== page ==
Radio Programs

Shortly after the Williams family moved from Georgiana to Montgomery in the late months of 1936 or early '37, Hank Williams made his first appearance on radio station WSFA. When he was out selling peanuts, Hank would make it a point to stand across the street from the WSFA studios so he would be heard by those working there. Bill Hunt, advertising manager at WSFA at the time, remembered that Hank would bug anyone he thought might work at the station. Between 1937 and 1941, Hank was off the air much more than he was on.

The station was broadcast from the Thomas Jefferson Hotel, practically next door to Lillie's boarding house. Hank got his first sponsored show on WSFA in 1941. Still though, He was never on the air for more than three or four months at a time until 1947, his last full year in Montgomery. During this time his repitoire consisted mostly of Ernest Tubb and Roy Acuff songs such as "I Ain't Gonna Love You Anymore", "Little Rosewood Casket", and "Lonely Mound Of Clay". On July 29th, 1948 Hank signed of WSFA for the last time.

Very few recording have survived from this early era in Hank's professional career. The only commercially released recording is "I'm Not Coming Home Anymore", A self composed song which shows us that Hank was devoloping his own style of music during this time. However, others are out there.

KWKH - Louisiana Hayride (1948 - 1949)

On August 7th, 1948 Hank made his first apperance on KWKH's Louisiana Hayride. He made his apperance during the opening 8:00 -8:30 pm segment and did "Move It On Over". Later in the show, he and Audrey did "I Want To Love And Love" Unlike his Opry debut just 11 months away, there were no record breaking encores.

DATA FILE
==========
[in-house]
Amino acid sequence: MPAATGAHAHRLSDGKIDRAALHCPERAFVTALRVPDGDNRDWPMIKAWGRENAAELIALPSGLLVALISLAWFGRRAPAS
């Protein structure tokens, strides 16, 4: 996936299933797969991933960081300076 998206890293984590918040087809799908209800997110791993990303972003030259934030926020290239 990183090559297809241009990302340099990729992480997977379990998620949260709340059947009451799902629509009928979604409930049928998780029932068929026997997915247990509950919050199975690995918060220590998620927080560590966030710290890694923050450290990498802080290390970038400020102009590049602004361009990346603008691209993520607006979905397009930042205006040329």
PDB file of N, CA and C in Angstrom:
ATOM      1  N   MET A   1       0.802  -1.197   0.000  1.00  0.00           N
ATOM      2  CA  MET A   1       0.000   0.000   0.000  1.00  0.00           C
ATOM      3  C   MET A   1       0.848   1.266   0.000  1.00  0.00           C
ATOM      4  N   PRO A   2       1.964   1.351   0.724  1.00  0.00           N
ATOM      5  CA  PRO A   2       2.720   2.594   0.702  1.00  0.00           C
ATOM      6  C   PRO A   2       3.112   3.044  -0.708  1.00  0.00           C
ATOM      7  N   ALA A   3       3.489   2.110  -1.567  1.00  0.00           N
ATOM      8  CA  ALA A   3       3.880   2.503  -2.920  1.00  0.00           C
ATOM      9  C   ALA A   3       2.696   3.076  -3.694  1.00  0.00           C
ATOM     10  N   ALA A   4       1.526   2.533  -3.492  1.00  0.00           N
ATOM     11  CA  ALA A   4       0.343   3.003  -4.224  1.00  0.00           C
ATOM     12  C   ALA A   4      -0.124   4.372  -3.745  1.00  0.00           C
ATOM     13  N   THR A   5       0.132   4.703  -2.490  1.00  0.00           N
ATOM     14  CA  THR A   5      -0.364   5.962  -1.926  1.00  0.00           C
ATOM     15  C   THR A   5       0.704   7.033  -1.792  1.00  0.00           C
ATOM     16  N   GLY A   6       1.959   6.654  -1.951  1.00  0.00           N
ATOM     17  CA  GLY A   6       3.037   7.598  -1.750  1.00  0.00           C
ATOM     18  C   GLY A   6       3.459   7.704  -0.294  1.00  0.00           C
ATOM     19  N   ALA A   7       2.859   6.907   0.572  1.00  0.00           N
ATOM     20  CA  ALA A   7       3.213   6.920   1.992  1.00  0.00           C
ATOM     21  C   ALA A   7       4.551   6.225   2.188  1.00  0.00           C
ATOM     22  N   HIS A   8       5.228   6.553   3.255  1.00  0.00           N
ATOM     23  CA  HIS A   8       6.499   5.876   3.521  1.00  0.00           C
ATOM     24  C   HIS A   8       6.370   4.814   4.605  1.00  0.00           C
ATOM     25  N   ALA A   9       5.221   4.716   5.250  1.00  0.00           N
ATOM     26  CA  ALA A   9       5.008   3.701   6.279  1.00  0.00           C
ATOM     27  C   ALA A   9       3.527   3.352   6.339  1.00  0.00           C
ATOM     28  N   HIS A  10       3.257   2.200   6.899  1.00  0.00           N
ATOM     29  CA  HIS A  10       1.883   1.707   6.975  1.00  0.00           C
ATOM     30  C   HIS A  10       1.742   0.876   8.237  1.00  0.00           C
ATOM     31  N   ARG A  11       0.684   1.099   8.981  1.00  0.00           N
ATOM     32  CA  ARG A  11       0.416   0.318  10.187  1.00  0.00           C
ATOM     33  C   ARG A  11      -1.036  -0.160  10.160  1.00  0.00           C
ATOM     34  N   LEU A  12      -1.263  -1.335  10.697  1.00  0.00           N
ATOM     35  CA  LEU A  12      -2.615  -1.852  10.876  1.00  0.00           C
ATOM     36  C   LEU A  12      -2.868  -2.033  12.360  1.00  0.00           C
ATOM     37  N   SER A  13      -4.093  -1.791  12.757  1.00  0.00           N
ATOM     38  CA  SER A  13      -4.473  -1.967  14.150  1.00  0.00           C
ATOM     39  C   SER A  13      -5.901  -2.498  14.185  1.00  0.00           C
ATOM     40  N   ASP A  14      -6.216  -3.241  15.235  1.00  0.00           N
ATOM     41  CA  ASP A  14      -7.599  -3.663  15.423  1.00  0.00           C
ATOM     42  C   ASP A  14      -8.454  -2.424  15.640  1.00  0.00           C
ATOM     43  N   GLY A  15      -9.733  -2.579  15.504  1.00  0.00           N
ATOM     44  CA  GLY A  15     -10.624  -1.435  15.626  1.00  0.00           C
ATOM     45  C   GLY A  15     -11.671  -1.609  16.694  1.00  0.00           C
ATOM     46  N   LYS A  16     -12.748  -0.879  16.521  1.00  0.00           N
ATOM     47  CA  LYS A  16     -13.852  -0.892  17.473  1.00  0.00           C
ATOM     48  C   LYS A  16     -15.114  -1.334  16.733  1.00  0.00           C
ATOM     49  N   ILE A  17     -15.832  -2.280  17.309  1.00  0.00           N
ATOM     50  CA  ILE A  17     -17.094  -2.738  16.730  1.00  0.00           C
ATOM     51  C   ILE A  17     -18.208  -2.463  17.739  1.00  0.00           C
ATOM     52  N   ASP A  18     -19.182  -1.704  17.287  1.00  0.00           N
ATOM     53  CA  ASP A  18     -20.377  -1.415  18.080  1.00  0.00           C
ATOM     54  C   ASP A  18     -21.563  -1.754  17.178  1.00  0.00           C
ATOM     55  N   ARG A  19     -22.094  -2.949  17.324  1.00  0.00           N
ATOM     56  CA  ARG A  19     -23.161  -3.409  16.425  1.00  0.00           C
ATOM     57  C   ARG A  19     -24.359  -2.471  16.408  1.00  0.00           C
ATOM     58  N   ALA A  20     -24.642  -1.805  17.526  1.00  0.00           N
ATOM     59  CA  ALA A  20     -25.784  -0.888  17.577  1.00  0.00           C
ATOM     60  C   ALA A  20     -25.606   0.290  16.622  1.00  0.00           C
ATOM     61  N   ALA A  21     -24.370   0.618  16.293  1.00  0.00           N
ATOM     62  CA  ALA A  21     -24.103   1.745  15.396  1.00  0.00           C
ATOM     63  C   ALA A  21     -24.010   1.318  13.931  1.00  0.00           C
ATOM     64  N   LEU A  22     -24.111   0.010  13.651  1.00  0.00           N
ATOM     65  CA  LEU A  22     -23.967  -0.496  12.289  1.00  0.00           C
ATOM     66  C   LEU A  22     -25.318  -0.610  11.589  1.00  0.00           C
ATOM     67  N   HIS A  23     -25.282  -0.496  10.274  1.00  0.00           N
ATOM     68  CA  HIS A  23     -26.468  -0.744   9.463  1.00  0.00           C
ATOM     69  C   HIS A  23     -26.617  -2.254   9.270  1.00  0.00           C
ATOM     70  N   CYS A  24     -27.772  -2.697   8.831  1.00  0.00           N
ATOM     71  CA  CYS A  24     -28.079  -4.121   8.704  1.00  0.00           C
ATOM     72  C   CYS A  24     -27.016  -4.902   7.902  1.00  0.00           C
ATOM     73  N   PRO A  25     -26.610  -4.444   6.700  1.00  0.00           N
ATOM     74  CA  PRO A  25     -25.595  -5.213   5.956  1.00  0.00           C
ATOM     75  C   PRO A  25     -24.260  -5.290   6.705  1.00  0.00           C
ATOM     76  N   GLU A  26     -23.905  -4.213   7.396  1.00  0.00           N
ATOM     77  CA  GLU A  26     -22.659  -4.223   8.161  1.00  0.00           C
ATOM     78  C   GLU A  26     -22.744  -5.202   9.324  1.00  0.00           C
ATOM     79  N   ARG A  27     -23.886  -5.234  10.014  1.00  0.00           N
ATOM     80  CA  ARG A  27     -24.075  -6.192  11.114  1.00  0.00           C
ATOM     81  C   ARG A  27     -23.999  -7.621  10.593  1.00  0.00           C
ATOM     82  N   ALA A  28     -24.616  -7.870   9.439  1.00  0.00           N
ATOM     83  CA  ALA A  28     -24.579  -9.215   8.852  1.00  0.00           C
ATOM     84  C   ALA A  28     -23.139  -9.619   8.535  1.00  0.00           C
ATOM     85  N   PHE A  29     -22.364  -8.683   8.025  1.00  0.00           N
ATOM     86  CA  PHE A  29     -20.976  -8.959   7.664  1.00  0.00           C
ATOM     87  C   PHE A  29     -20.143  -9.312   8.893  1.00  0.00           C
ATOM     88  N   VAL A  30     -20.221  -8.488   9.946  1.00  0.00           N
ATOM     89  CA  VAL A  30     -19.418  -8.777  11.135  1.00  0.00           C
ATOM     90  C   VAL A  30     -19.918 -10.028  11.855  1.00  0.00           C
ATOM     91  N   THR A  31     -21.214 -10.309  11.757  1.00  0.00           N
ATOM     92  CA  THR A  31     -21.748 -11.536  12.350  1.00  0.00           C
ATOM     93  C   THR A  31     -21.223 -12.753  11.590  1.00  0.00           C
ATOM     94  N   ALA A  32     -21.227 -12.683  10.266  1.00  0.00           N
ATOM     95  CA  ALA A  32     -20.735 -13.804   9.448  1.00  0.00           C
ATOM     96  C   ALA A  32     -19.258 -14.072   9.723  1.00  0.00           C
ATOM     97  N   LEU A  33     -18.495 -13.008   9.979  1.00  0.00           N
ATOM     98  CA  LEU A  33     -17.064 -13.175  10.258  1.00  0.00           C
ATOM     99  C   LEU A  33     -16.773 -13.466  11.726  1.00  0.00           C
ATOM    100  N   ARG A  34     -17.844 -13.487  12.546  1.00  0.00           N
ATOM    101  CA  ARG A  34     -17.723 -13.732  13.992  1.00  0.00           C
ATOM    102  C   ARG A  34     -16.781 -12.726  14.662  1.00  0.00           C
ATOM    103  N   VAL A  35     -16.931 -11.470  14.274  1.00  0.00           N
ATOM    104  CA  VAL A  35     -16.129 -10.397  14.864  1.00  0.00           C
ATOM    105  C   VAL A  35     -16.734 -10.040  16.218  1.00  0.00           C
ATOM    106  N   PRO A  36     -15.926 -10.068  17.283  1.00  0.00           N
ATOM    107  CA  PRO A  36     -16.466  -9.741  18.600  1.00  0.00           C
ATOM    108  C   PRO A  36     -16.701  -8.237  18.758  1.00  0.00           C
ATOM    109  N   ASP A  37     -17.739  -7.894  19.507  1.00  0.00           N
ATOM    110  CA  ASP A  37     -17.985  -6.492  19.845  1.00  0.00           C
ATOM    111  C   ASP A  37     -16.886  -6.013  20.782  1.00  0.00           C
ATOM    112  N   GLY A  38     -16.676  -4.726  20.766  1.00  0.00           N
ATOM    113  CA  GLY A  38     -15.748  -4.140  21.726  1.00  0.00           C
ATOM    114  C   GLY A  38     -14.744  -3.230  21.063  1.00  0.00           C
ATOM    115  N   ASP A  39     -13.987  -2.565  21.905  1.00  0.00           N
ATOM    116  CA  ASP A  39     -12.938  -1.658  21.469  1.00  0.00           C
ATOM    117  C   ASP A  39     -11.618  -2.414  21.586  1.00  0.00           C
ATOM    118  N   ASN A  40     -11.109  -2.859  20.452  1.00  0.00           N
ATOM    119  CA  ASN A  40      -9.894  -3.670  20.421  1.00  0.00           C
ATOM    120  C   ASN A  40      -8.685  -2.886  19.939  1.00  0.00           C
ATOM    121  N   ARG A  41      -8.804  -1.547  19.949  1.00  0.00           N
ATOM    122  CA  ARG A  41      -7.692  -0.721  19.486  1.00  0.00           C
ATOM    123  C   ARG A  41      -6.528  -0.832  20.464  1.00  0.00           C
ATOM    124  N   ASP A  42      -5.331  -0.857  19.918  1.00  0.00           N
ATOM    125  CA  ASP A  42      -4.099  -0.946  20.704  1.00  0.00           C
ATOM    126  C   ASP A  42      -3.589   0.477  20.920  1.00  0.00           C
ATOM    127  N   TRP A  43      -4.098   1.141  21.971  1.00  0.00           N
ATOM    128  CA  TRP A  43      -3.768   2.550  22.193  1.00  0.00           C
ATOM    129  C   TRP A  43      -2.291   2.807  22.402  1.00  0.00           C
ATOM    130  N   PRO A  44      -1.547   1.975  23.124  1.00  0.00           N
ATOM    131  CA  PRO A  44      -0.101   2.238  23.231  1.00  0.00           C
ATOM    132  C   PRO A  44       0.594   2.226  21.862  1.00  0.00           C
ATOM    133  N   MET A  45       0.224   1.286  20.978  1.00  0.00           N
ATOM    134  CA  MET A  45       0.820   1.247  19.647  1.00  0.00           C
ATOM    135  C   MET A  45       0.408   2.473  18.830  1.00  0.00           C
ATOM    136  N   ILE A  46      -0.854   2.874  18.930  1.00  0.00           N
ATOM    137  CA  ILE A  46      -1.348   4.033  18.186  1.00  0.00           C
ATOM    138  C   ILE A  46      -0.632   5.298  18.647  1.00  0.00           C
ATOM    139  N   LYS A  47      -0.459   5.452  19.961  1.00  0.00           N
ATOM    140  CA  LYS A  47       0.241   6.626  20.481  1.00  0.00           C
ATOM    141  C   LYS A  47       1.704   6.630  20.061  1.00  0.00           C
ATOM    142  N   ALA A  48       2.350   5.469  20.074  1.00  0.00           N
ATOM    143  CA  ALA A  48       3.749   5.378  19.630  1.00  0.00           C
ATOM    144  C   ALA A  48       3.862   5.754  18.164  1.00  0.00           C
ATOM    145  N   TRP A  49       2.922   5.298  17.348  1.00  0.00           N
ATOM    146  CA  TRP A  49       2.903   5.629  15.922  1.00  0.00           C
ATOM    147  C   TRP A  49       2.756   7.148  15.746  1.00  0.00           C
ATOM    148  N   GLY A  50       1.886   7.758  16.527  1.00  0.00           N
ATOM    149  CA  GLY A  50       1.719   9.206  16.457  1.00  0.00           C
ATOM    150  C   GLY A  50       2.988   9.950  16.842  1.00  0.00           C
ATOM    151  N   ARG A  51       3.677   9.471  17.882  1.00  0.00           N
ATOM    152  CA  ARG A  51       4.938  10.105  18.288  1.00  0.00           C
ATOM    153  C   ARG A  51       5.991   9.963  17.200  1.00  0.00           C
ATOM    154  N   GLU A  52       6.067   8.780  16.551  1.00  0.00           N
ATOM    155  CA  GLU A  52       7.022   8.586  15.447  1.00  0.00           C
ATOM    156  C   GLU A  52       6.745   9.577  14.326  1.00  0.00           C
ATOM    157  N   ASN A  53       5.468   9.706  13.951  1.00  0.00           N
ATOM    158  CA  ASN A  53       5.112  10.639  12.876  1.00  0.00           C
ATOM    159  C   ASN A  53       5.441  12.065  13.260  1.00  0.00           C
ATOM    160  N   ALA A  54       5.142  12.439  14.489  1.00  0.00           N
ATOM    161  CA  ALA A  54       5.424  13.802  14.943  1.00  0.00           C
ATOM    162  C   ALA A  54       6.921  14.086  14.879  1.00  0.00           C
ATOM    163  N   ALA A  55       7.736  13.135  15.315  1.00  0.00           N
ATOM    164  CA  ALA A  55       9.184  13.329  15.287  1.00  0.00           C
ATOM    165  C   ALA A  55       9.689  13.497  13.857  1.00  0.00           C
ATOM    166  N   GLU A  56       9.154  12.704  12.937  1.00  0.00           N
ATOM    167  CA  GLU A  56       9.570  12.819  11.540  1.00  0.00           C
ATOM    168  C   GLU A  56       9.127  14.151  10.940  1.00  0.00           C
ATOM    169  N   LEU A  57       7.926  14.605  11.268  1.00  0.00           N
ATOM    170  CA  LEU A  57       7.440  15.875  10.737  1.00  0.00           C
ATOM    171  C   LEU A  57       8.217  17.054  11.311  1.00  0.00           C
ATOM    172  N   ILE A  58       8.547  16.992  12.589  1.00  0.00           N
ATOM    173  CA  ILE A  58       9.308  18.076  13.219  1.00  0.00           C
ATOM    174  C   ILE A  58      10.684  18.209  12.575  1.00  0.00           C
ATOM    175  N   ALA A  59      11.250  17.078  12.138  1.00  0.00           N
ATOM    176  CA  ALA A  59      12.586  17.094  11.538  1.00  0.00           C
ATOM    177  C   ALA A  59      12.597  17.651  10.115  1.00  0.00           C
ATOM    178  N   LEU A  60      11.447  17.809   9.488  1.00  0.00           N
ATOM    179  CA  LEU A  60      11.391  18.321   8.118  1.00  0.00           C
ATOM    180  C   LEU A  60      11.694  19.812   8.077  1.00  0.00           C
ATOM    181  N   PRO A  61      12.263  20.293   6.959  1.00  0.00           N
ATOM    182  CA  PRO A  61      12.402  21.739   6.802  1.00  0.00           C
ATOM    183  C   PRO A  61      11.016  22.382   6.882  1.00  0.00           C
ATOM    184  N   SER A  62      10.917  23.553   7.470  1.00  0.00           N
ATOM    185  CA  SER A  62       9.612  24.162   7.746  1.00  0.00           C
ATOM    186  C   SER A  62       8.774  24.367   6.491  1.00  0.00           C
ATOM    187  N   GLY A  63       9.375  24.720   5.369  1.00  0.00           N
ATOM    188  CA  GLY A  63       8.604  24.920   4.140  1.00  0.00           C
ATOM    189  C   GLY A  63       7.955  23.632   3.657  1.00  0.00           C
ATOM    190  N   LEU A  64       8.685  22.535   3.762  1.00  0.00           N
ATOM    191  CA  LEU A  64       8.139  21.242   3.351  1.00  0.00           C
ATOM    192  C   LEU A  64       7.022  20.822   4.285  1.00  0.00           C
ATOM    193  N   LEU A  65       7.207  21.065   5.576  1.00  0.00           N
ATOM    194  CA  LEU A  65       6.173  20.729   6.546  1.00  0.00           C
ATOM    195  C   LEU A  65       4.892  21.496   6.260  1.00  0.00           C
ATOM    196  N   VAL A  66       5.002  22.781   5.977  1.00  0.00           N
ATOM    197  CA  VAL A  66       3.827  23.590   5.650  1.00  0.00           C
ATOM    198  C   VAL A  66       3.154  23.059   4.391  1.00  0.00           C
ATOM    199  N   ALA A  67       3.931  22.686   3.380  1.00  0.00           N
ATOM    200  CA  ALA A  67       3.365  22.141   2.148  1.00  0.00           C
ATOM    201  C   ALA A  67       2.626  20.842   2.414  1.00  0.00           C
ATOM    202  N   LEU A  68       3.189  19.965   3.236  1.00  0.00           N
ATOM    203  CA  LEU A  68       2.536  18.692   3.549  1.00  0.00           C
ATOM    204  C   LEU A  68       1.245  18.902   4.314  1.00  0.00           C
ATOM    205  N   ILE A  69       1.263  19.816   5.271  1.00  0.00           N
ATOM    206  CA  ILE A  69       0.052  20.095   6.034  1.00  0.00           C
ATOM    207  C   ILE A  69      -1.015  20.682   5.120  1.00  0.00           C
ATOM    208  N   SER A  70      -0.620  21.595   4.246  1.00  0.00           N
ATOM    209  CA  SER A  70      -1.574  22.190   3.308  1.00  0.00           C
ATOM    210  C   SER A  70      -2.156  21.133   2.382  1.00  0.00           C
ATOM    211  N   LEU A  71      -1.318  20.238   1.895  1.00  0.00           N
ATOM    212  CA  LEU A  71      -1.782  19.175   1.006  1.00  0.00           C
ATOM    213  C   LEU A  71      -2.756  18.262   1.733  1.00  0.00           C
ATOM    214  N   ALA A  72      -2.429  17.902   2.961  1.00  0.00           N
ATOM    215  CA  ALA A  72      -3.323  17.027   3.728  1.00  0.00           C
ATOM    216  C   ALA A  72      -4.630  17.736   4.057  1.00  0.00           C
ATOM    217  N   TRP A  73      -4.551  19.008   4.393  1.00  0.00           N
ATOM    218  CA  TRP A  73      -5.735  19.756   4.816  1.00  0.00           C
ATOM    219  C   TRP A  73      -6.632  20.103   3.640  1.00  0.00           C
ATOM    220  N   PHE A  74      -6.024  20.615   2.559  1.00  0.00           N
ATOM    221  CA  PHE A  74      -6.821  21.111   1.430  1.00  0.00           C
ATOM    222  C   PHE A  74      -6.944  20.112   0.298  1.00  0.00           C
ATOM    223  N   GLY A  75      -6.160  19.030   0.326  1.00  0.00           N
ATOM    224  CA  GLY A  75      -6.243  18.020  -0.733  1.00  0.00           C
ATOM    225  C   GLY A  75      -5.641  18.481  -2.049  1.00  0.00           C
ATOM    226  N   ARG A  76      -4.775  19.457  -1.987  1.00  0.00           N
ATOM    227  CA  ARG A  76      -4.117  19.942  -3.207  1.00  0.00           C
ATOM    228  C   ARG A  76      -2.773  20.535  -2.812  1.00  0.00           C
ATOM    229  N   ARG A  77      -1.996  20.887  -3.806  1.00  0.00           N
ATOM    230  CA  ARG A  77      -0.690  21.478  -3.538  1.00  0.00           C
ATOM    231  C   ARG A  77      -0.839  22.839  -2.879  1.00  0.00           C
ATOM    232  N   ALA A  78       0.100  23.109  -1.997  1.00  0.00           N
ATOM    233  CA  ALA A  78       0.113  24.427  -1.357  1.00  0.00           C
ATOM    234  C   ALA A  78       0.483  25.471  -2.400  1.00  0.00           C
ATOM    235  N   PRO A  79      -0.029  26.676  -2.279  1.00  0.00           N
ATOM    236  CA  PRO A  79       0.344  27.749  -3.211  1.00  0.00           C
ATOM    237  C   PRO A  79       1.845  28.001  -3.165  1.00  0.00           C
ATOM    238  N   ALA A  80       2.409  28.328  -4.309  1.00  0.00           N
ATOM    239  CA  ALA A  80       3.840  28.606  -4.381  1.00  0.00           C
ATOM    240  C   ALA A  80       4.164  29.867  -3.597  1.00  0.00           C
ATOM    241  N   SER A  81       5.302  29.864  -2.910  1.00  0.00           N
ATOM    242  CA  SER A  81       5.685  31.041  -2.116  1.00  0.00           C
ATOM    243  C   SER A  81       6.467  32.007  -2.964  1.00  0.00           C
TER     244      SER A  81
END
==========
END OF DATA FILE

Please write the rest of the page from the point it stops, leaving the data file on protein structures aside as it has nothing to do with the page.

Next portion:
In January of 1949, Johnny Fair Syrup began to sponsor Hank's regular 15 minute show where he performed with just his guitar. The show aired at 5:15 a.m. A time when most people would have been in bed. From these transcriptions we have recordings such as "I Wish I Had Nickel", "Faded Love And Winter Roses" and "Someday You'll Call My Name".

It was during this time that Hank began to perform the song that would be his ticket to fame. In late 1948 he worked "Lovesick Blues" into his line up. Those that played with Hank in Montgomery remember him singing it back then but this was his first time doing it to a large audience and they loved it.

The last time Hank performed on the Hayride, he encored Lovesick Blues seven times. He knew he had a hit and Nashville couldn't deny him any longer.

WSM - Grand Ole Opry (1949 - 1952)

On June 11th, 1949 Hank Williams debuted on the Grand 'Ole Opry with "Lovesick Blues" and received multiple encores. Something that hadnt happened before or since. It was during this time Hank did radio shows such as "The Health & Happiness Shows" and "The Mother's Best Shows". It is clear that this was Hank Williams at his best.

The Opry was Hank's mainstay for most of his popular career. Every Saturday night listeners all over the country could turn on their radios and look forward to hearing "The 'Ol Lovesick Blues Boy" as he was dubbed by the announcers. But as time went on and Hank's life went in the wrong direction, He continually missed shows or showed up drunk for Opry engagements. His last Opry appearance was July 12th, 1952. He did "Jambalaya" and "Window Shopping". On August 11th, he was fired.